• IUSS Cycle: IUSS cycles are intended for the urgent sterilization of instruments needed for immediate use. Popular in hospitals, ASCs, and other healthcare facilities, IUSS cycles are performed at elevated temperatures of 270°F–275°F (132°C–135°C), which means they’re able to sterilize goods at much faster rates than traditional gravity or vacuum cycles.
  • Steam-Air-Mix Cycle: A steam-air-mix cycle is an advanced sterilization method designed for applications where standard cycles, such as gravity, liquid, and vacuum, might not be suitable. This cycle is especially effective at sterilizing liquid-filled containers, such as syringes, because it introduces compressed air into the autoclave chamber to balance internal and external pressures without increasing the steam temperature, thereby preventing the liquid from expanding.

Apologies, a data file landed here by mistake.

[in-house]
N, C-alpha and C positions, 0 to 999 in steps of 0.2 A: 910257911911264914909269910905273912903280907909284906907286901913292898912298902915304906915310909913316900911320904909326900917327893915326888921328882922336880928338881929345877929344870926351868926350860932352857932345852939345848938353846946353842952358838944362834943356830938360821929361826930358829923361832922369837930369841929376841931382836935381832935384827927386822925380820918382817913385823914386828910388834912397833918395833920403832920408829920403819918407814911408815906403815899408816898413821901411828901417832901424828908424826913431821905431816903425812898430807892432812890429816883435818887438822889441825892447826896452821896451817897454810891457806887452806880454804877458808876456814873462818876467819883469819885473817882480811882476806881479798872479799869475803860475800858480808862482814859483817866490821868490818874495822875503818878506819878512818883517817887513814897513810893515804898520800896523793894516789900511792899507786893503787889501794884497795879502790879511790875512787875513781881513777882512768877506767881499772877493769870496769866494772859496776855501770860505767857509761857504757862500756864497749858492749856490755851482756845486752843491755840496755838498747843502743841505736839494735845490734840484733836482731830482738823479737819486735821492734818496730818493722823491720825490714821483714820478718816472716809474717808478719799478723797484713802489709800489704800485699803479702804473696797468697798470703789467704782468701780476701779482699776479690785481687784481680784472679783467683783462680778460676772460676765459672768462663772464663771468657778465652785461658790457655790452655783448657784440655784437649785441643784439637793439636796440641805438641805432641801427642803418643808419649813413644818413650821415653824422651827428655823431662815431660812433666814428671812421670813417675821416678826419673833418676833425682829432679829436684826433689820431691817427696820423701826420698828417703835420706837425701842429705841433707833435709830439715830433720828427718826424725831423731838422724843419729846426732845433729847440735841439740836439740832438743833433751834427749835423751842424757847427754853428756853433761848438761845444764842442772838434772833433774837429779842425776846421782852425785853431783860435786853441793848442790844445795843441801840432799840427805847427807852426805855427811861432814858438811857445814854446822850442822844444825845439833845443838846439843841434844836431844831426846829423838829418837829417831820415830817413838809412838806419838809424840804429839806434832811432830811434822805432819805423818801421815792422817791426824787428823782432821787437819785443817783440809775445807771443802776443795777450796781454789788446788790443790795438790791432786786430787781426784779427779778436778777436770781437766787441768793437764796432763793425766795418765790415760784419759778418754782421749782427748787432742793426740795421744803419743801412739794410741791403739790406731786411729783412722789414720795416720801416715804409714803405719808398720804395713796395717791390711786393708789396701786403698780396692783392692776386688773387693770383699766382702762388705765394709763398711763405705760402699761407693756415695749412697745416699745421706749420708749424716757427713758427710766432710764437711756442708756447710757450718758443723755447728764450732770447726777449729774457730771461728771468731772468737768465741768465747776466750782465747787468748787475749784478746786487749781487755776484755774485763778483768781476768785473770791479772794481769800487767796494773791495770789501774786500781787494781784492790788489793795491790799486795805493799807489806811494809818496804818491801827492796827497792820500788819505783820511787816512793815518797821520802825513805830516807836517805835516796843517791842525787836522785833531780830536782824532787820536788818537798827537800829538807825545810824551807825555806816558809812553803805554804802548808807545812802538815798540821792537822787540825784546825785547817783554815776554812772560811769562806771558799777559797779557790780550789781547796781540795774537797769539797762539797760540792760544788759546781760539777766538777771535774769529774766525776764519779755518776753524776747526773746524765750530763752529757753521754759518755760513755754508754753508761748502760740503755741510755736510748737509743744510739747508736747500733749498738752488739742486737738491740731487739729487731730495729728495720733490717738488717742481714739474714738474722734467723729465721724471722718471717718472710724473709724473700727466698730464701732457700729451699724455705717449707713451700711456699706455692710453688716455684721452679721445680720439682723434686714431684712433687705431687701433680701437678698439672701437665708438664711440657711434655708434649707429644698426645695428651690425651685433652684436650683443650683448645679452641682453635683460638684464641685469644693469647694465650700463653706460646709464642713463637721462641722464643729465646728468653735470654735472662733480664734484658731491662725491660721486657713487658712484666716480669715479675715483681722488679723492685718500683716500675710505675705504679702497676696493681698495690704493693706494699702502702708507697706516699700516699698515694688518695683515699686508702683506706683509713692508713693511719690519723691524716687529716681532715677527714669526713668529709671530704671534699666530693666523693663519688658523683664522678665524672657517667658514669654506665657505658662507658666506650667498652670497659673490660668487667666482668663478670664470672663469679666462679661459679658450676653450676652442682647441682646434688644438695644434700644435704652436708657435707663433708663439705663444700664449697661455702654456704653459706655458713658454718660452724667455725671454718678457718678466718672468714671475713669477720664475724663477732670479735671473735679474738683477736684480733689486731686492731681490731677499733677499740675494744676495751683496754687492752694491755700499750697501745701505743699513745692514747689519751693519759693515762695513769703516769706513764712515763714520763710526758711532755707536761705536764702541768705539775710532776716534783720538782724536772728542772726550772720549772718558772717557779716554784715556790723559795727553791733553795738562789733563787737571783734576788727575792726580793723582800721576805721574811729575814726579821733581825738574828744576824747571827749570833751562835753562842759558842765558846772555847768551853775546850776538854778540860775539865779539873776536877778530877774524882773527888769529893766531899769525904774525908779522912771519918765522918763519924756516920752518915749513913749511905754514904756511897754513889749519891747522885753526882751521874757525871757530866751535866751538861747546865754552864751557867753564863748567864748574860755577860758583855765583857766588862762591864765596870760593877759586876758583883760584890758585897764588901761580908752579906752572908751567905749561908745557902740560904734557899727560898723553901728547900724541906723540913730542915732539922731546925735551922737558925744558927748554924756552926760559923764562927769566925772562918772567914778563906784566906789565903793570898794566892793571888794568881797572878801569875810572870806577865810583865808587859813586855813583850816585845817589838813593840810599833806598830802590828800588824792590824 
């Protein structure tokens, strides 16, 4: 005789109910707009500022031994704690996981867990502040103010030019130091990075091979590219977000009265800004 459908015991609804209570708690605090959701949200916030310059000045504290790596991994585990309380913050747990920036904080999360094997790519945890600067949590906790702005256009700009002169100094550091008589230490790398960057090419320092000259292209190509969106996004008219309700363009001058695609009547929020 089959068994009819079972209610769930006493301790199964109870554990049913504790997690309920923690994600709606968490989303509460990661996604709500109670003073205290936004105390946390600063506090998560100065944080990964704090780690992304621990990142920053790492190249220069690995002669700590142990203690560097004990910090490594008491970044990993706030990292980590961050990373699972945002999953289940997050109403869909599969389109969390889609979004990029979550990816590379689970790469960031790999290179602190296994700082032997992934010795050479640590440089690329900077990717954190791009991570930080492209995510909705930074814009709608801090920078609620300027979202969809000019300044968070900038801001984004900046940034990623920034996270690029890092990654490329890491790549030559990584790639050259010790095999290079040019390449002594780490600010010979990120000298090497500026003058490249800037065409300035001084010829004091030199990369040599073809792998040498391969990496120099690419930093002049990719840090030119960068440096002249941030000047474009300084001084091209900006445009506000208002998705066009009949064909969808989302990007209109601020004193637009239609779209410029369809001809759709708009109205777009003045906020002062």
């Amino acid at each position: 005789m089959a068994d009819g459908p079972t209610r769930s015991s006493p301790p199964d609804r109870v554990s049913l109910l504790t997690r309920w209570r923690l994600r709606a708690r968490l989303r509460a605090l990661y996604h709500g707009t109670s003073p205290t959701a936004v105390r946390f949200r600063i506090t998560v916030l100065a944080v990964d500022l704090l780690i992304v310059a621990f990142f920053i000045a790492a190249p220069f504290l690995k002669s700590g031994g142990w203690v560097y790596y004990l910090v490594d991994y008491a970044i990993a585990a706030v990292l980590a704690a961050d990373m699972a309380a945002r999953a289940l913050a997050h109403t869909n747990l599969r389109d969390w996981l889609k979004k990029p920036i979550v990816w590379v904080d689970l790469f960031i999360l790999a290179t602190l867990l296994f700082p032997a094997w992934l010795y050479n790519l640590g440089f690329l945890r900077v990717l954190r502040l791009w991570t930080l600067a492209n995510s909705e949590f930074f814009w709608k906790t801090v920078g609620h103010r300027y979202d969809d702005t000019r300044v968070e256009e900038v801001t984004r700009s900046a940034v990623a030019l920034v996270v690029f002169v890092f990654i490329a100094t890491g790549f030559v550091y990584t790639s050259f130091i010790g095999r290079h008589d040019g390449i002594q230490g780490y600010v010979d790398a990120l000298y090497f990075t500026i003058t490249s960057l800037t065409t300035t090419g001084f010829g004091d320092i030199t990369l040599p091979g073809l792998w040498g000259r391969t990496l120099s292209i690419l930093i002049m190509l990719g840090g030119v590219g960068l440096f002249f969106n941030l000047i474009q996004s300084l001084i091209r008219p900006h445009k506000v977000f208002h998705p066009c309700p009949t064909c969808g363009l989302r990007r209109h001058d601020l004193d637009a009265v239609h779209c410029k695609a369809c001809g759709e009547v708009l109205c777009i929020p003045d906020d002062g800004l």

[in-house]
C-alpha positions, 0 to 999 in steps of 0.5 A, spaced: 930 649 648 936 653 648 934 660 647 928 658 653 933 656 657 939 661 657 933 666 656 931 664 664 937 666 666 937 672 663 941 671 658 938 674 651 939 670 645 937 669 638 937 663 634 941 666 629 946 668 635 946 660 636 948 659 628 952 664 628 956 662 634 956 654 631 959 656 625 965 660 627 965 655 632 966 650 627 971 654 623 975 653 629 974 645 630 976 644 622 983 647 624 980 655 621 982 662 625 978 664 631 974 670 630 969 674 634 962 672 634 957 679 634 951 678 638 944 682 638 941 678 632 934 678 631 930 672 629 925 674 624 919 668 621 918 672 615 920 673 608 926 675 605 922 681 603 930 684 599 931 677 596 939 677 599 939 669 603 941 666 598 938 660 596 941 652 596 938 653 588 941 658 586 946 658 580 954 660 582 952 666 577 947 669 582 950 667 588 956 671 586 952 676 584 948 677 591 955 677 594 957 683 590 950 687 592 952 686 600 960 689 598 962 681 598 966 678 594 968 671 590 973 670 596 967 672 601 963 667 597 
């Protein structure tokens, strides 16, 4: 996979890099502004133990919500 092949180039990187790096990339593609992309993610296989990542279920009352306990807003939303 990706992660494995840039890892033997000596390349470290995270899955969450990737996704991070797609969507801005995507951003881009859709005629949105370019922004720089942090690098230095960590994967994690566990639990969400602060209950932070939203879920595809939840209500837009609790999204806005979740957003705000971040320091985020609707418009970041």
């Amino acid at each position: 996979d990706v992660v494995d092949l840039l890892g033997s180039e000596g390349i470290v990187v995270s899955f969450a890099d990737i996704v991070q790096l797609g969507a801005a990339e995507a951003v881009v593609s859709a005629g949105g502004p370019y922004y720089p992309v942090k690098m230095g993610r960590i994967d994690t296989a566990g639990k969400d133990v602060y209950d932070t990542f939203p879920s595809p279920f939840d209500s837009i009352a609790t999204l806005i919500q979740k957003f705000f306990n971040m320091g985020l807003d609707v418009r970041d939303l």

• Air Over-Pressure Cycle: Designed to sterilize small liquid loads that are extremely sensitive to evaporation or boil-over, an air over-pressure cycle adds compressed air to the autoclave chamber to maintain the surrounding pressure of the liquid while the air temperature drops, thereby preventing evaporation. This type of hospital sterilization cycle is most commonly used for small pre-filled vials, loosely capped flasks, foil sealed glassware, or any partially vented containers where even small amounts of evaporation are not acceptable.
  • Low-temperature Cycle: Ideal for load types that cannot withstand high temperatures, low-temperature cycles can run between 158°F–212°F (70°C–100°C) to accommodate heat-sensitive and heat-coagulable goods. Common applications for this type of cycle include endoscopes and microscopes, complex instruments with internal lumens, and devices made from composite materials.